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Goaltending, youth keys to success for Avalanche

by Rick Sadowski continues its preview of the 2014-15 season, which will include in-depth looks at all 30 teams throughout September.

The goal for the Colorado Avalanche last season was to return to respectability and earn a spot in the Stanley Cup Playoffs, targets that were achieved under former star goalie and rookie coach Patrick Roy, who guided the team to a 52-22-8 record and won the Jack Adams Award.

The objective this season is to build on that success, even if it doesn't result in another Central Division championship, and to make a deep run in the postseason.

"I know why I was coach of the year, because I have a special group," Roy said. "They're the ones who were the difference last year, the ones who came to camp with a purpose and wanted to be different. As a coach you establish some values that you want to have, and these guys did that perfectly. We certainly have different words that we use -- partnership, trust and respect -- and these guys have bought into that.

"Last year we approached it that we wanted to surprise the world of hockey, and I think if we can go even deeper in the playoffs that would surprise the world of hockey again."

Here are three keys for Colorado to make that happen:

1. Goaltending needs to hold up -- It may not be possible for Semyon Varlamov to play better than he did last season, when he won a franchise-record 41 games and was a finalist for the Vezina Trophy, but he can't slip to any significant degree. He faced more shots (2,013) than any goalie in the NHL and probably will have to stop plenty of quality scoring chances again while playing behind a defense that frequently leaves him vulnerable.

New backup Reto Berra has to prove that he's capable of giving the Avalanche 15-20 quality starts as a replacement for Jean-Sebastien Giguere, who had a 31-21-8 record with four shutouts in three seasons as the No. 2 goalie but announced his retirement this summer. The Avalanche showed a great deal of faith in Berra by signing him to a three-year, $4.35 million contract after trading a second-round draft pick to the Calgary Flames to acquire him.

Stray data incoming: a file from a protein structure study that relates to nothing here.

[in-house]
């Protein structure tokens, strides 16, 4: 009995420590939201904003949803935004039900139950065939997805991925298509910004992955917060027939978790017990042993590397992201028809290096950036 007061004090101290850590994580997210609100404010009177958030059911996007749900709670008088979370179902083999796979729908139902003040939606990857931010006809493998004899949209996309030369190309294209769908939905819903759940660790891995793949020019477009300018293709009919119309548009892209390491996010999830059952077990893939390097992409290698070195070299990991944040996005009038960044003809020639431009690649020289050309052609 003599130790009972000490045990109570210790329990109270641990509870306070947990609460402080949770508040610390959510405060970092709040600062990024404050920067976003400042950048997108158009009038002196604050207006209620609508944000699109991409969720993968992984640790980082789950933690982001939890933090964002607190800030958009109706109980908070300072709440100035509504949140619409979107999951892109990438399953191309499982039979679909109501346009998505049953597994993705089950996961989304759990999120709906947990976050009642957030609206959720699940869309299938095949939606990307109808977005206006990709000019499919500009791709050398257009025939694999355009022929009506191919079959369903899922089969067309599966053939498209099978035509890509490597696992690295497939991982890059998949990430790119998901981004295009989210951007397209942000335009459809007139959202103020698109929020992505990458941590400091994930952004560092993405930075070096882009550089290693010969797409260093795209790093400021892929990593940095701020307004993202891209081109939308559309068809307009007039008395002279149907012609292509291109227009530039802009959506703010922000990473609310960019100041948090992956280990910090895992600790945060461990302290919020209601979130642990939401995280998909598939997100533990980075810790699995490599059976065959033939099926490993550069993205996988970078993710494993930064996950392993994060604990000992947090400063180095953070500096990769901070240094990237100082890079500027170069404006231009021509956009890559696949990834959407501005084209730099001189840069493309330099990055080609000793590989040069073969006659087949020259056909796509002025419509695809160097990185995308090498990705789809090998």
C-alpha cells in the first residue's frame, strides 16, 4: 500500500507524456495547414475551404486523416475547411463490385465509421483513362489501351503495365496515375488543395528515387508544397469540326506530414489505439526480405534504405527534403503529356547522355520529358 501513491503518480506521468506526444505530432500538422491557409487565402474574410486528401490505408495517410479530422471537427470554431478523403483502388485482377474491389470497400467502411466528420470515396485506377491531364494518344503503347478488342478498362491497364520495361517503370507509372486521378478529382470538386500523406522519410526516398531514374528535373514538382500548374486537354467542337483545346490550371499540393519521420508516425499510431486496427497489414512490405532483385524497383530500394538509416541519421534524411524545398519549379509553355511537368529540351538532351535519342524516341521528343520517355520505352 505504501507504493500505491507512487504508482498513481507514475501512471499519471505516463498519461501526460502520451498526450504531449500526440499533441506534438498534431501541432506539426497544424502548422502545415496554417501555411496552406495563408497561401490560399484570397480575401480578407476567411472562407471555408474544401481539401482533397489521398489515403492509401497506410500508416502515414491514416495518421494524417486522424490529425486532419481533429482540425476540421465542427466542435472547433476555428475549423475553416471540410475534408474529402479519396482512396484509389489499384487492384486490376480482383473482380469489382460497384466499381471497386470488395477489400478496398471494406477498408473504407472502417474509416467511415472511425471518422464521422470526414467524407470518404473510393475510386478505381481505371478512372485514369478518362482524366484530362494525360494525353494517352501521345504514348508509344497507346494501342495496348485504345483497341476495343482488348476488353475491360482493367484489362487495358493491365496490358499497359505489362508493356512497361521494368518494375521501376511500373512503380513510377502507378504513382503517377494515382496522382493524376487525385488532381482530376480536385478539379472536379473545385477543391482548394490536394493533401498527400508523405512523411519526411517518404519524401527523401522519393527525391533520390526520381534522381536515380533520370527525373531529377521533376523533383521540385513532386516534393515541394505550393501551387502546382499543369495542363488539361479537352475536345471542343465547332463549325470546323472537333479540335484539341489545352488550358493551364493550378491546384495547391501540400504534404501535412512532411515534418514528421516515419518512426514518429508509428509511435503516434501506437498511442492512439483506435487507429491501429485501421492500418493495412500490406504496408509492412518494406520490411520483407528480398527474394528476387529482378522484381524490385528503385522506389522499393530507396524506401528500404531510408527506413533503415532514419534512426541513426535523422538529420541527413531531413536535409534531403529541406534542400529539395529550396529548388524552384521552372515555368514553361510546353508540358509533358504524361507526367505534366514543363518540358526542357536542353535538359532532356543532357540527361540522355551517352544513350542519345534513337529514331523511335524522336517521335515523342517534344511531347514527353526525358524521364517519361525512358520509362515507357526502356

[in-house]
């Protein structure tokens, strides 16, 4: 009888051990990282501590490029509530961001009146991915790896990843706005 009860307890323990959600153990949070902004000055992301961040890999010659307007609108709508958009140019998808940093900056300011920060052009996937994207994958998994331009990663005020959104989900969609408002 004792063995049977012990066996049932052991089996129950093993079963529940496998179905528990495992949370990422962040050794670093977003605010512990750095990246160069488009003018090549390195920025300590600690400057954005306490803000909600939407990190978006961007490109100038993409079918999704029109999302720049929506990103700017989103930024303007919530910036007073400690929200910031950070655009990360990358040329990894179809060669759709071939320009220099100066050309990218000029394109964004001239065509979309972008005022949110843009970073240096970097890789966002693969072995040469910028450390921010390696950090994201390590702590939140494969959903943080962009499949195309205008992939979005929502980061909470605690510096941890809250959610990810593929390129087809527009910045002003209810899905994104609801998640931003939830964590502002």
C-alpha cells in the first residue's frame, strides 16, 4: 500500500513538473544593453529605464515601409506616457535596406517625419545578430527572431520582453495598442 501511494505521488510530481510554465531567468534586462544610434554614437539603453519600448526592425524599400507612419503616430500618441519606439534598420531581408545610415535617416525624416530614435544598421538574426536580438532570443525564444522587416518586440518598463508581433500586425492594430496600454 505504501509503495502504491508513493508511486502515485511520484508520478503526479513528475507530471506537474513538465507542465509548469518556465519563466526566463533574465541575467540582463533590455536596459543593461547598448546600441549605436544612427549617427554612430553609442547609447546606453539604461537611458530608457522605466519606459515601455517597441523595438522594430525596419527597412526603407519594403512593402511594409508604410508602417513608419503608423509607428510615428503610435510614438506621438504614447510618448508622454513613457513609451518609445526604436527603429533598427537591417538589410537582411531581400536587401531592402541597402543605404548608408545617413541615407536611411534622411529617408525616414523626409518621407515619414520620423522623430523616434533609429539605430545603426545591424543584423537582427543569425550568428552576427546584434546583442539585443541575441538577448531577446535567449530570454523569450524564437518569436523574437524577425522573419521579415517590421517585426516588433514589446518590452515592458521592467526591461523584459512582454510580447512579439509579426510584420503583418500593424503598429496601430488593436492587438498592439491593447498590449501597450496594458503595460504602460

Tyson Barrie
Defense - COL
GOALS: 13 | ASST: 25 | PTS: 38
SOG: 101 | +/-: 17
2. The core group must continue to develop -- The Avalanche have a slew of young forwards and defensemen who played the best hockey of their relatively brief careers last season. Forwards Matt Duchene, 23, Gabriel Landeskog, 21, Calder Trophy winner Nathan MacKinnon, 19, and Ryan O'Reilly, 23, were the team's top scorers; all four had between 63 and 70 points. Can they do it again? MacKinnon spent most of the season as a right wing and must make the adjustment back to center to replace Paul Stastny, who signed with the St. Louis Blues as a free agent.

Tyson Barrie, 23, didn't play at the level expected of him until he was sent to the minors to regain his confidence; he returned as an efficient puck-moving defenseman with a dangerous shot. Erik Johnson, 26, finally looked like a No. 1 draft pick and Nick Holden, 27, was a huge surprise after spending the previous five seasons in the minors.

3. Get off to another fast start -- The Avalanche won their first six games and 12 of their first 13 last season, but they won't take anyone by surprise this time. The Central Division and Western Conference could be even more difficult, and the Avalanche can't afford to get off to a slow start despite playing five of their first six games on the road.

Colorado was the epitome of consistency last season with identical 26-11-4 records at home and on the road and may have to come close to that again.

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